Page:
Once there was a family, a father, mother and child, living in a wikkum [wigwam: home]. It was very very cold. They would burn wood inside to keep warm, but they thought they might run out of wood. It was so bitter cold, that the fire they tried desperately to keep going was only hot enough to keep the inside warm; the cold was working its way further & further into their home. Fearing the harshness of the cold, the husband decided to go out and try to find more wood to burn; this was not an easy task because their was more than the cold to be concerned out. There were the cannibal giants.

The Snow Beasts were huge giants who were fierce and their voices would make the mountain rumble. As they walked, trees would tremble and their skin was hard as stone; no arrows nor weapons could hurt the giant. Their heads were proportionately larger than their bodies. The beasts could not communicate, even with each other, and would eat people. They were cannibal giants and lived in the cold as their hearts were made of ice. The snow beasts could change form to look like people, quite often like someone familiar, like a relative, a mother, brother, or an uncle. The only way to recognize the snow beast was through its behavior; if it behaved like a non-relative, it was really the beast.

As the husband was getting ready to go out into the cold, they heard some noises from outside. They knew it was a snow beast; they had heard the stories of how a beast was going from village to village eating people. The snow beast was outside their home! The beast did not like the heat coming from their home, so it could not come too close. But the beast was coming nearer and nearer, and their fire was getting cooler and cooler. They all knew that soon, the beast would be at their door and would come inside and eat them.

Then, just as the beast was ready to push its way into the wikkum, the woman got an idea and spoke up — loudly — so the beast could hear, "Look husband, your long lost brother has come to visit us!" With that, the beast was momentarily startled and wondered about what the woman had said. In that moment, the husband joined in, "Brother, it is so good to see you again! Where have you been? Please, come in and tell us everything!" So, the beast was even more startled and its head grew a tiny bit smaller.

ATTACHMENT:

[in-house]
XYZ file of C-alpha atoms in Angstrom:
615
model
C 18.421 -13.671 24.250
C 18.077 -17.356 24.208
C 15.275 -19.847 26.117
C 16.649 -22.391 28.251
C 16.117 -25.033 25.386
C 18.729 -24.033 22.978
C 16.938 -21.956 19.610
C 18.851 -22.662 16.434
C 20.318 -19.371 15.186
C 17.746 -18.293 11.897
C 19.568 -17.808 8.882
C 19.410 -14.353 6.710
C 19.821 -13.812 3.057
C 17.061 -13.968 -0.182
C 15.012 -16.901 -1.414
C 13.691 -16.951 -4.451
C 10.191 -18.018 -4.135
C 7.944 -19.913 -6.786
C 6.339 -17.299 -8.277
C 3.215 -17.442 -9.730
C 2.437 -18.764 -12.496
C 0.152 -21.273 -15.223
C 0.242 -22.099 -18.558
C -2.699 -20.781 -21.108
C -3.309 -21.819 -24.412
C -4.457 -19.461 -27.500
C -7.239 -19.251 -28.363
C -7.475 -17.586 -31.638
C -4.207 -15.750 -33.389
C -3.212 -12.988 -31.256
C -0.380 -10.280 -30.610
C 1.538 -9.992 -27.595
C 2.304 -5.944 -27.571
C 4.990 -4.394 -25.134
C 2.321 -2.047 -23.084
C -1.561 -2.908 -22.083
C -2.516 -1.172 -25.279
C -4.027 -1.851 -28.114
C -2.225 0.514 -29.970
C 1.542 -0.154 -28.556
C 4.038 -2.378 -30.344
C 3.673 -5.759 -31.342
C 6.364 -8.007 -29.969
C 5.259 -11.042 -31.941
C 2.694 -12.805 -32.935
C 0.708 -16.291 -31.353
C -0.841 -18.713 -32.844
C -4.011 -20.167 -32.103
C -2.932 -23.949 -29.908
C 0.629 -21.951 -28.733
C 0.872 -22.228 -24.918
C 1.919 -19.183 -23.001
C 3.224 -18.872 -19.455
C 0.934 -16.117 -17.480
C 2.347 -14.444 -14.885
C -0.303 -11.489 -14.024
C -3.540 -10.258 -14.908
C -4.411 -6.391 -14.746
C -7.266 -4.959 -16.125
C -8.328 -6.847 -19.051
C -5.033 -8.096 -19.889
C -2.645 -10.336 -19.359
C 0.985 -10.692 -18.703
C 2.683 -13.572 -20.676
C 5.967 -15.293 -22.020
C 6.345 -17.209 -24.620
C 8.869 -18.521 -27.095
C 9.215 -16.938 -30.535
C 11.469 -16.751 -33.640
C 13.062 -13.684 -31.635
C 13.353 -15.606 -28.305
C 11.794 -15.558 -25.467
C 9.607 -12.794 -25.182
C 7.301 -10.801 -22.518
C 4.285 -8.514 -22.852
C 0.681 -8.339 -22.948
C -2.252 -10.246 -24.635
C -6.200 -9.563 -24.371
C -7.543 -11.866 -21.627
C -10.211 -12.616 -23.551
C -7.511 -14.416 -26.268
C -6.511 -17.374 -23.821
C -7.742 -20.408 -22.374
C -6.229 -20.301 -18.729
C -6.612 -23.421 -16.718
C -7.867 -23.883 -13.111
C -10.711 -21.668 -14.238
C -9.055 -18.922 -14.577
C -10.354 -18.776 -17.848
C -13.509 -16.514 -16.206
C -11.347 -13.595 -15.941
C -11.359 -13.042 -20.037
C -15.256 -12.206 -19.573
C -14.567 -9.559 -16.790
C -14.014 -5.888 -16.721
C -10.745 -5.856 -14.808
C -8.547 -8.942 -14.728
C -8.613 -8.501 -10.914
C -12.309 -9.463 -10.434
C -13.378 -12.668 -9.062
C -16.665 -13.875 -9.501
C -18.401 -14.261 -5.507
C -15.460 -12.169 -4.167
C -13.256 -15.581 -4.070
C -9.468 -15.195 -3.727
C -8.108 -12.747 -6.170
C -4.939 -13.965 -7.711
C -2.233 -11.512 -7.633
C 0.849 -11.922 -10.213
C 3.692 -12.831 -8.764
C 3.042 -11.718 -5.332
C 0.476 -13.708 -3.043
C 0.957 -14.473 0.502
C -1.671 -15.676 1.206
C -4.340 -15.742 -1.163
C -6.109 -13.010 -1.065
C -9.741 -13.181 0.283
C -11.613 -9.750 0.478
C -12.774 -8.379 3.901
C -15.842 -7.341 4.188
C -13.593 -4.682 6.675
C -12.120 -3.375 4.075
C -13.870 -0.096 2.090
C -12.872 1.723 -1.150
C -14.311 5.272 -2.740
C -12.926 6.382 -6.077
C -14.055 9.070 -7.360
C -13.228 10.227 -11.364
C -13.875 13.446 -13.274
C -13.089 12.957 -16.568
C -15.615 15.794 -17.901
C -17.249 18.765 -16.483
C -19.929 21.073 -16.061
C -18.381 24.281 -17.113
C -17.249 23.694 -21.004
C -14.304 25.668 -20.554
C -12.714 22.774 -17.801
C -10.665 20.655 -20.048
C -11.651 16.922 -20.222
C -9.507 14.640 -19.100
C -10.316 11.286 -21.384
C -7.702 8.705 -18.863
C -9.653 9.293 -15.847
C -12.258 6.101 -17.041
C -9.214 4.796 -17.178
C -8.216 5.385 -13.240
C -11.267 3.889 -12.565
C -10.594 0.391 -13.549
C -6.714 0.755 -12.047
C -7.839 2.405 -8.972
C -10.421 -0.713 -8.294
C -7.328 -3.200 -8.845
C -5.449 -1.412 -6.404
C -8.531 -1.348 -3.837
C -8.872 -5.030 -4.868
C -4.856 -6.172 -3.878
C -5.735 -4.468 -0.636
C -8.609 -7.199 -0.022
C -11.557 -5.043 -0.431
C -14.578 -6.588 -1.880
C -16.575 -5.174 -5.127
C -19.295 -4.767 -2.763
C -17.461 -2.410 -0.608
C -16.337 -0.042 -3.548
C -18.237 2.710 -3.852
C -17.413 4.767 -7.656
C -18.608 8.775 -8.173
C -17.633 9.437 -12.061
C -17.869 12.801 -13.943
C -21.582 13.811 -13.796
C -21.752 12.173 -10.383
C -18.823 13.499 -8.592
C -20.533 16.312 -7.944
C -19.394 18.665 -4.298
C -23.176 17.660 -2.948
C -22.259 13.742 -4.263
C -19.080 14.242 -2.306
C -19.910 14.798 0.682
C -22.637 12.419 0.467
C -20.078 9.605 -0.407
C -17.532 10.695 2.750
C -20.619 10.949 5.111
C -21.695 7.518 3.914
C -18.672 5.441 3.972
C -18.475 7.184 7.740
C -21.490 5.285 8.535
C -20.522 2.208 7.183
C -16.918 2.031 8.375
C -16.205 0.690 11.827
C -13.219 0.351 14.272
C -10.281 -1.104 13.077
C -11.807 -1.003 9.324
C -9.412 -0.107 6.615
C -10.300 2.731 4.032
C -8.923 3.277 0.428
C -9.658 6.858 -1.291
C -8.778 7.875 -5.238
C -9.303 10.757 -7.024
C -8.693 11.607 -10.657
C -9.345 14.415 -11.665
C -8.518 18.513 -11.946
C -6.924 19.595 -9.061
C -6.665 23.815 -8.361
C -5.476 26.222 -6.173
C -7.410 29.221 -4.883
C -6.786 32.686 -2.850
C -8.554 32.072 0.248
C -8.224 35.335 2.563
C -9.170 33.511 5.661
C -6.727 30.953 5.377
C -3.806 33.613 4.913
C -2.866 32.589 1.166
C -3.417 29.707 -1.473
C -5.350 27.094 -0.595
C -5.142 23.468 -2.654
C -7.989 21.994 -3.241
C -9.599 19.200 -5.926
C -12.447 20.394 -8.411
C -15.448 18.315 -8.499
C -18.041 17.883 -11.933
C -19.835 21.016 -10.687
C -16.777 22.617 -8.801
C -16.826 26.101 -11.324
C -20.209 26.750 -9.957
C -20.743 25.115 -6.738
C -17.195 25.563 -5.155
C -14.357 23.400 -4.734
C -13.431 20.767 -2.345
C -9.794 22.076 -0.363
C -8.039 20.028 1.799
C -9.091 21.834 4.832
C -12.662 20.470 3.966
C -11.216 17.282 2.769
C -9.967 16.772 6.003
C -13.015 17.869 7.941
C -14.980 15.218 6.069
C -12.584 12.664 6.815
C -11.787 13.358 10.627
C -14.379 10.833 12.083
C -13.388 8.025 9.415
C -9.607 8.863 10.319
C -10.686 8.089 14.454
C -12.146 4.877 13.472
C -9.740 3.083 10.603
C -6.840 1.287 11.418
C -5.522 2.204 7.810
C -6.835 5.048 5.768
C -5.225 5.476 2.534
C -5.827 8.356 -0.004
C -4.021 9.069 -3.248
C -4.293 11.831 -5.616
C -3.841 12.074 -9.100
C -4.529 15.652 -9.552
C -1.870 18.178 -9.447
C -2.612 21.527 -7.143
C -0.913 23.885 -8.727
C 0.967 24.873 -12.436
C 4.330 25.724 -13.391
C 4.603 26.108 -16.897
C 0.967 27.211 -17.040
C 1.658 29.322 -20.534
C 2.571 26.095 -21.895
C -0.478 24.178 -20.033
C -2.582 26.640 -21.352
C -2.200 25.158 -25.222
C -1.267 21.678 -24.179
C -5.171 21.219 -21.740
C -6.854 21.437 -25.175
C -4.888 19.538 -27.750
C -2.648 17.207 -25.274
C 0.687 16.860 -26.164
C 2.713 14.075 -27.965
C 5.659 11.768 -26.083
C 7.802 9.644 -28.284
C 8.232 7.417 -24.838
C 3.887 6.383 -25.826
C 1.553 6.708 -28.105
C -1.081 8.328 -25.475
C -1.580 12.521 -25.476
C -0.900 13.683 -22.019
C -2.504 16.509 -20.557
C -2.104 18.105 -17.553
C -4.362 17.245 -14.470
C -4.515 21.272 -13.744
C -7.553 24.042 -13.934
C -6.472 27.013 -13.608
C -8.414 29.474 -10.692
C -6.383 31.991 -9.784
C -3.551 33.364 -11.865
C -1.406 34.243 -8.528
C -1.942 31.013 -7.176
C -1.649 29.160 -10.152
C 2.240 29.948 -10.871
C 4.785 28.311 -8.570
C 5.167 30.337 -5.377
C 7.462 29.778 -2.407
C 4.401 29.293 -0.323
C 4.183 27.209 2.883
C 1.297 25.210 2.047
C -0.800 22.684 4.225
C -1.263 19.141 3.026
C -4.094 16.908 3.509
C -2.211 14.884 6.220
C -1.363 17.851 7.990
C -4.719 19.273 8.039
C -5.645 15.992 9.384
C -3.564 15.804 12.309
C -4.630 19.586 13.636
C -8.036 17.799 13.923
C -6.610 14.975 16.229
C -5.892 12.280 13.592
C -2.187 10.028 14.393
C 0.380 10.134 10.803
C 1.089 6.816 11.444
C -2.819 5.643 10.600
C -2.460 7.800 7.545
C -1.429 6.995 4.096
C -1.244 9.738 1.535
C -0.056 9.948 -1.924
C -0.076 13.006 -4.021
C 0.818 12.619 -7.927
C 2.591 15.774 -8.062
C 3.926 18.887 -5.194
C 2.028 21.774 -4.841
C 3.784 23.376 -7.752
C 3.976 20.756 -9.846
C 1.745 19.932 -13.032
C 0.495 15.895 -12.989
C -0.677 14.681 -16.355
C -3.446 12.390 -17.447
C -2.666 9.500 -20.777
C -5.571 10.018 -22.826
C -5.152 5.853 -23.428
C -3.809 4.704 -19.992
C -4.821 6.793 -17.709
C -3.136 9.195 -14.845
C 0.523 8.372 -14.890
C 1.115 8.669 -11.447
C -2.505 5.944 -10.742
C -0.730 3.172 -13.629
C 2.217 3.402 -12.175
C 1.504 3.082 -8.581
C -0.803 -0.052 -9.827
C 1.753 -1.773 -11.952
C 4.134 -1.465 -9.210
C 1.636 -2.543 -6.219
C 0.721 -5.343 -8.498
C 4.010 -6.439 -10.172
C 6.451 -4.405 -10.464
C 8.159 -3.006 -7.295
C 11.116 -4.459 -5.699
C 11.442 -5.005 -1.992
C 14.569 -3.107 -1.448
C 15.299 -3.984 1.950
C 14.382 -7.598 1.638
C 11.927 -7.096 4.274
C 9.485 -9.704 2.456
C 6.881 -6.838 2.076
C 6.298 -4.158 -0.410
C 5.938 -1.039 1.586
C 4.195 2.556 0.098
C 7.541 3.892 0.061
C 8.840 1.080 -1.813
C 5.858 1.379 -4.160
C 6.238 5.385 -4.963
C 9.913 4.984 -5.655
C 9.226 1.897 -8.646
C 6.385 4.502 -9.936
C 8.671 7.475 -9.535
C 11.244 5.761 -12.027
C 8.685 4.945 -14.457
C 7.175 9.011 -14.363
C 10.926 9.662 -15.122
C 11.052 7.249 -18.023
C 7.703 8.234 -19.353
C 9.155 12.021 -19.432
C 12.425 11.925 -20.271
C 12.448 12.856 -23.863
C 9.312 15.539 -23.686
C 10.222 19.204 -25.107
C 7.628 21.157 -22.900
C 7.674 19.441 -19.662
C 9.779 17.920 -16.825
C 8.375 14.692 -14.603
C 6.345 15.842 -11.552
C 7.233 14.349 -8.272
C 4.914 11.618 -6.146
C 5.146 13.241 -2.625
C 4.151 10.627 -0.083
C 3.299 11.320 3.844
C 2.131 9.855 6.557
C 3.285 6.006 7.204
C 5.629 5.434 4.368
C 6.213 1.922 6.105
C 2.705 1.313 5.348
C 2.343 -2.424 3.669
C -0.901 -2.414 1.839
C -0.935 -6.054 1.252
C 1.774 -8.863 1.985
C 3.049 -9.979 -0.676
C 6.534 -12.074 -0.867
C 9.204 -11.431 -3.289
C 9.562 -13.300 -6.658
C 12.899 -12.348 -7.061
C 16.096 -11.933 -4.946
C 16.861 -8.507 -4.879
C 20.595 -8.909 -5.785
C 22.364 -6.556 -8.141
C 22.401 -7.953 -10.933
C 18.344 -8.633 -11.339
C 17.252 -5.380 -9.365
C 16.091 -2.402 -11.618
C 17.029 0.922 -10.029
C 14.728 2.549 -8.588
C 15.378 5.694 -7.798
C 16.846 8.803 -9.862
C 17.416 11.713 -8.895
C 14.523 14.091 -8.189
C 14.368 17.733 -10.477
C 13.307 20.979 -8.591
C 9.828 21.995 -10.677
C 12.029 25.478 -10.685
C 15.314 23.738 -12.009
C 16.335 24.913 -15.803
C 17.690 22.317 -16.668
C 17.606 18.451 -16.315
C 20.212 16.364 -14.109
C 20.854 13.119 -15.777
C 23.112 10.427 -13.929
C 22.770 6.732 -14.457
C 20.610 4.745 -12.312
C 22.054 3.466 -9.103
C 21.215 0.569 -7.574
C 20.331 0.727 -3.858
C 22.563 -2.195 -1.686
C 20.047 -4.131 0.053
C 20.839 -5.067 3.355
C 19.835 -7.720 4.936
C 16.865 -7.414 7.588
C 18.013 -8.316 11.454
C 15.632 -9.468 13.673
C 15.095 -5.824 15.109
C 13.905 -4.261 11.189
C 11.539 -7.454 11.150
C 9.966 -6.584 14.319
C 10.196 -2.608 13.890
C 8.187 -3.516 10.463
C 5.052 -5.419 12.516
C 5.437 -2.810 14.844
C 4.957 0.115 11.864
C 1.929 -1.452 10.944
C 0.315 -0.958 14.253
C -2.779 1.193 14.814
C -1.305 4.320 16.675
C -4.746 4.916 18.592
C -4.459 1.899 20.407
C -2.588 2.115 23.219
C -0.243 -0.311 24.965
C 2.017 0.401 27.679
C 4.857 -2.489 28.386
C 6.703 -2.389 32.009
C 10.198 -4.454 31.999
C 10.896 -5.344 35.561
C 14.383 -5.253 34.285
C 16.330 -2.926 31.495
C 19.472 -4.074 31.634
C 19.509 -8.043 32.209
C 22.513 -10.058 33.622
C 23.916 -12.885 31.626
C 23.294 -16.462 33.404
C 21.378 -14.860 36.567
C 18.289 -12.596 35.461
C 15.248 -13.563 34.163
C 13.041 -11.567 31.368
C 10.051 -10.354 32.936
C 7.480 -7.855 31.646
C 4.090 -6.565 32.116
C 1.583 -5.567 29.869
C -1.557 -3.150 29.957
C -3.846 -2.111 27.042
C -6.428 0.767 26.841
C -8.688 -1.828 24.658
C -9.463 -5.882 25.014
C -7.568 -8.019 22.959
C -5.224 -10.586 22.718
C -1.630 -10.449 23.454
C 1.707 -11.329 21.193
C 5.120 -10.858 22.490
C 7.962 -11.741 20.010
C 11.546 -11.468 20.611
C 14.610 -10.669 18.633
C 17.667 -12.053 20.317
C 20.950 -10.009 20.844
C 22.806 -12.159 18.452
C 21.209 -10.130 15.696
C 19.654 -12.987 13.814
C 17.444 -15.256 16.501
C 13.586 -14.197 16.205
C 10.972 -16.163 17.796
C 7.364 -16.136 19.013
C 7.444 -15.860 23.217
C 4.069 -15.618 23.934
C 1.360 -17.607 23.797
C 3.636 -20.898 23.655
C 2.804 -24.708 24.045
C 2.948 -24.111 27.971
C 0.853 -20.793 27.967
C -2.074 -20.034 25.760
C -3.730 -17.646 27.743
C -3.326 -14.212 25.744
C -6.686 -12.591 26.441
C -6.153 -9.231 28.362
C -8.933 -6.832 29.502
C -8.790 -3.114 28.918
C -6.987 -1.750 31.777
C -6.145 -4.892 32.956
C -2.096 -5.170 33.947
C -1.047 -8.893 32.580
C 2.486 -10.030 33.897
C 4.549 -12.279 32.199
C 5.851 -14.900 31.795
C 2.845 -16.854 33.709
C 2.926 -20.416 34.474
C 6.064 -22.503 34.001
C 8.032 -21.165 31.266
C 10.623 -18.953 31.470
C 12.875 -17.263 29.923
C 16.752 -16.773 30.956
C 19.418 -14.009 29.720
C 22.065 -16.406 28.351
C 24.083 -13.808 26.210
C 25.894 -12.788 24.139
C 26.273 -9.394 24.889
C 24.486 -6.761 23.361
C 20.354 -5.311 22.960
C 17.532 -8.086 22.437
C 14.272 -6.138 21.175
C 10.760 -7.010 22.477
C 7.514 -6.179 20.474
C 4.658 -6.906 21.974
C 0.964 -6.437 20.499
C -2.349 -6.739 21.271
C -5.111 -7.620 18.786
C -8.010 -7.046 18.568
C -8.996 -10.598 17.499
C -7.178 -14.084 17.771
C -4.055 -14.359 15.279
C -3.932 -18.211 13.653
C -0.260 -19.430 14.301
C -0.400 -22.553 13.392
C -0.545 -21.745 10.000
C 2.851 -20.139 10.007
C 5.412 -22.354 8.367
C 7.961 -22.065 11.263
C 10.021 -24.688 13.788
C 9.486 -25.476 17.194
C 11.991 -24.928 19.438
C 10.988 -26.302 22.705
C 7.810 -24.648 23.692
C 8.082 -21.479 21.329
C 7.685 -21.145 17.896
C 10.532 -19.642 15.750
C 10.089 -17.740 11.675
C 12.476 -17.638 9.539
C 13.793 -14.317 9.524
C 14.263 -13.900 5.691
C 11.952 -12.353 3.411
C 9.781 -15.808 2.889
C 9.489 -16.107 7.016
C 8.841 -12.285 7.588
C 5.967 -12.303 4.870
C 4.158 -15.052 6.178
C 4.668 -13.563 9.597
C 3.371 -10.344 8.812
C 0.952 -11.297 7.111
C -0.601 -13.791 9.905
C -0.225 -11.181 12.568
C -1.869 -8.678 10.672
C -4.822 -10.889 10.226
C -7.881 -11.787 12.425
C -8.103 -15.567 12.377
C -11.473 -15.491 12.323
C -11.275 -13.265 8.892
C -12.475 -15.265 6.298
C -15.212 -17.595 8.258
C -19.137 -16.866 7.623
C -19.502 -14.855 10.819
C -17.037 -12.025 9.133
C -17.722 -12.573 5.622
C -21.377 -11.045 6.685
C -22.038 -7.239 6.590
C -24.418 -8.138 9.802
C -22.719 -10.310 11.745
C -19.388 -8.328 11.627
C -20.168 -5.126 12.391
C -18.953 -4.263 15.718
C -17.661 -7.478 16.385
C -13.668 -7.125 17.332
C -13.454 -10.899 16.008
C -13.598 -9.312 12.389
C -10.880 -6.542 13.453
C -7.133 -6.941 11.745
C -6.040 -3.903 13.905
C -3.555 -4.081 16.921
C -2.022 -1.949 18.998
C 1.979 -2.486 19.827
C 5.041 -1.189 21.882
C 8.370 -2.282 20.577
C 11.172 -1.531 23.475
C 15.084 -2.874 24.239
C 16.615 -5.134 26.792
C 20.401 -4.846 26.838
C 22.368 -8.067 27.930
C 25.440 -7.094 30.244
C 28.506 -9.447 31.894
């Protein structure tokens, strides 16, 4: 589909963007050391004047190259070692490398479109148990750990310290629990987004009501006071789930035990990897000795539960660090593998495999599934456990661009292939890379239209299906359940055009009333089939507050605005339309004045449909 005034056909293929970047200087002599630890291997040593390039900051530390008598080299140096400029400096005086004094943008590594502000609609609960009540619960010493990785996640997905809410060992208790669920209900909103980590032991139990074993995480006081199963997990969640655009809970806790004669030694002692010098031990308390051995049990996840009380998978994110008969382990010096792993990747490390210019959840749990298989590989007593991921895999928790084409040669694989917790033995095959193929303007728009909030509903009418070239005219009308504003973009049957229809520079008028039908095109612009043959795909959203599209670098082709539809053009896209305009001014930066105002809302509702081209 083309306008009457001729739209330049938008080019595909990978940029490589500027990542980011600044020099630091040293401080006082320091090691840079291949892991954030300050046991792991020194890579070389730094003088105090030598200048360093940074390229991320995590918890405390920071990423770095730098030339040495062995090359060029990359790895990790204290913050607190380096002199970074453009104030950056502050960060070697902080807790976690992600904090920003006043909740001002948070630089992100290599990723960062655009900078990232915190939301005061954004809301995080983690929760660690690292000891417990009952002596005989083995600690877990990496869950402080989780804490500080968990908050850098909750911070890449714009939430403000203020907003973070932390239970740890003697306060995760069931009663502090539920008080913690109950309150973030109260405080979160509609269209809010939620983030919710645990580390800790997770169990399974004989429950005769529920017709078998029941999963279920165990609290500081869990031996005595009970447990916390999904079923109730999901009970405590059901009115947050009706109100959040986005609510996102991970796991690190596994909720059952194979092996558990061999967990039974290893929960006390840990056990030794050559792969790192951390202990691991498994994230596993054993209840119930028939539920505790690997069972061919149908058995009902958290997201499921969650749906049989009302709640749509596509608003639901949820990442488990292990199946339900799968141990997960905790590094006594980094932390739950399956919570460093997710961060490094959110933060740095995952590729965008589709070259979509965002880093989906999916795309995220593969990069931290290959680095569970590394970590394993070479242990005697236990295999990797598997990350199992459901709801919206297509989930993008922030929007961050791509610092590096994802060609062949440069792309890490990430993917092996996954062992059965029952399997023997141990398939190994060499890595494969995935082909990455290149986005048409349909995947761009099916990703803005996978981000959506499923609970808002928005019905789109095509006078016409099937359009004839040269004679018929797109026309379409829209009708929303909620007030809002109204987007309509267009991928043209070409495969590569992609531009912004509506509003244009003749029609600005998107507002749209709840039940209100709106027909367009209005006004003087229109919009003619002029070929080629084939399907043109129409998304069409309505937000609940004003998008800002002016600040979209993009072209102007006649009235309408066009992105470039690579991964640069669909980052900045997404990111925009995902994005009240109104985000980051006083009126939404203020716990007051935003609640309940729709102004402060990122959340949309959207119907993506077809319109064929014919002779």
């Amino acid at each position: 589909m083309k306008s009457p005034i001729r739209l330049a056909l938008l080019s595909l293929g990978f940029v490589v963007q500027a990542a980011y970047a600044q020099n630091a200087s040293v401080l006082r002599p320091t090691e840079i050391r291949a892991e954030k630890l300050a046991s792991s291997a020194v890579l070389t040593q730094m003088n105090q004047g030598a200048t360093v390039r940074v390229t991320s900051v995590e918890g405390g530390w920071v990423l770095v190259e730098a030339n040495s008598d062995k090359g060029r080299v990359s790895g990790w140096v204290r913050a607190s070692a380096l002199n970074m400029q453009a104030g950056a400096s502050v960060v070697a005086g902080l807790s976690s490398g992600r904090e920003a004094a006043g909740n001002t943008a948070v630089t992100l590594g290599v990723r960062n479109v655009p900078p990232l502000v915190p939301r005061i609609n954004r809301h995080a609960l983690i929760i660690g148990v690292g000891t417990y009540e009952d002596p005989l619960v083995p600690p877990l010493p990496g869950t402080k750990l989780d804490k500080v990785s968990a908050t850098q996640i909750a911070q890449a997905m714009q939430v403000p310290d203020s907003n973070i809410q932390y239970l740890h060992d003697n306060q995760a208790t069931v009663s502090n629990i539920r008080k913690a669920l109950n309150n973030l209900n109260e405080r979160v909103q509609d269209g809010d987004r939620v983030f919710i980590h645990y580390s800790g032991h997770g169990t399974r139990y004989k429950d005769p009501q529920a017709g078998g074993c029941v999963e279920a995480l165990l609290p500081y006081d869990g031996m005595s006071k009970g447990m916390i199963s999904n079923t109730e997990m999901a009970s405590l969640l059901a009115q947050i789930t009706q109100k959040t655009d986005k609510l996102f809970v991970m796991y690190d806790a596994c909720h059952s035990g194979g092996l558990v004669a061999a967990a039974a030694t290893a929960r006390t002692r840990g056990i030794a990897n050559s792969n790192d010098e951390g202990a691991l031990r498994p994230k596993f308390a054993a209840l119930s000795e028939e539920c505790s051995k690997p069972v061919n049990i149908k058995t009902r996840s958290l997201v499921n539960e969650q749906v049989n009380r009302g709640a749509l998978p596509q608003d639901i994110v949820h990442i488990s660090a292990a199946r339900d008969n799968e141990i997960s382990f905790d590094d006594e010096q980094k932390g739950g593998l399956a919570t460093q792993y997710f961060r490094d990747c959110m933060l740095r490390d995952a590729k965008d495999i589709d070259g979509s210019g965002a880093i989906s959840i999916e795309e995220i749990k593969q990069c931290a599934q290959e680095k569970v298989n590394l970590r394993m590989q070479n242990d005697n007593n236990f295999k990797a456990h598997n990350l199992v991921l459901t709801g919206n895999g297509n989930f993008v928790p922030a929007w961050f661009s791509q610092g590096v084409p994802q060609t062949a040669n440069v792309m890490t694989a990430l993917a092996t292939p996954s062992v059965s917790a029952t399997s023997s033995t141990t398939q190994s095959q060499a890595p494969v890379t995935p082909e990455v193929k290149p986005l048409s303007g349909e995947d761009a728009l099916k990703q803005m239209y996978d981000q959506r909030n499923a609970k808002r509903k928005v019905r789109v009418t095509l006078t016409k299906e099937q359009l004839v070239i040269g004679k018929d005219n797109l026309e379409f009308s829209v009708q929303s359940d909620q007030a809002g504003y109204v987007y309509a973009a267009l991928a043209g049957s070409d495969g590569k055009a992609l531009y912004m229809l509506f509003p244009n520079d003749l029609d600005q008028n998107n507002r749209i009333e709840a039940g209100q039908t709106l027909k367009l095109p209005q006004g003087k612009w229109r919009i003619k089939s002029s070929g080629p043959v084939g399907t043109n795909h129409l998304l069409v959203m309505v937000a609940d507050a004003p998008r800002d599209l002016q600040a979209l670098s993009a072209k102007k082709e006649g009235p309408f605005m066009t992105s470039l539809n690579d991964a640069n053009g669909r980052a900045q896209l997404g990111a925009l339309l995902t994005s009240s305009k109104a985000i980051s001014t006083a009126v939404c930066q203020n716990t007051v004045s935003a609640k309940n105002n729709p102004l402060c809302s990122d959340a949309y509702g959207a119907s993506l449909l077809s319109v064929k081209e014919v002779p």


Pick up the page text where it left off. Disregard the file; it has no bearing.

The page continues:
As the husband questioned the beast about all the things they had missed as youngsters together, the woman invited the beast to eat. But the beast could not eat what she offered because it could only eat people. The woman offered it a cloak to be warmer and the beast, now quieter, listened to all the detailed stories of adventures that the beast had missed while away. "You are welcome to live with us here, my brother" the man offered. Listening to him, the beast grew a little smaller and calmer.

Eventually, the beast decided to accept the woman's offer to eat, and he went over to the kettle of soup cooking over the flame. In a quick moment, the beast grabbed the hot kettle and poured scalding soup into its throat as it swallowed the soup all at once! With that, the beast's cold heart was melted and it grew smaller and smaller; its face grew smaller and became more like a person's face and it became as a man is.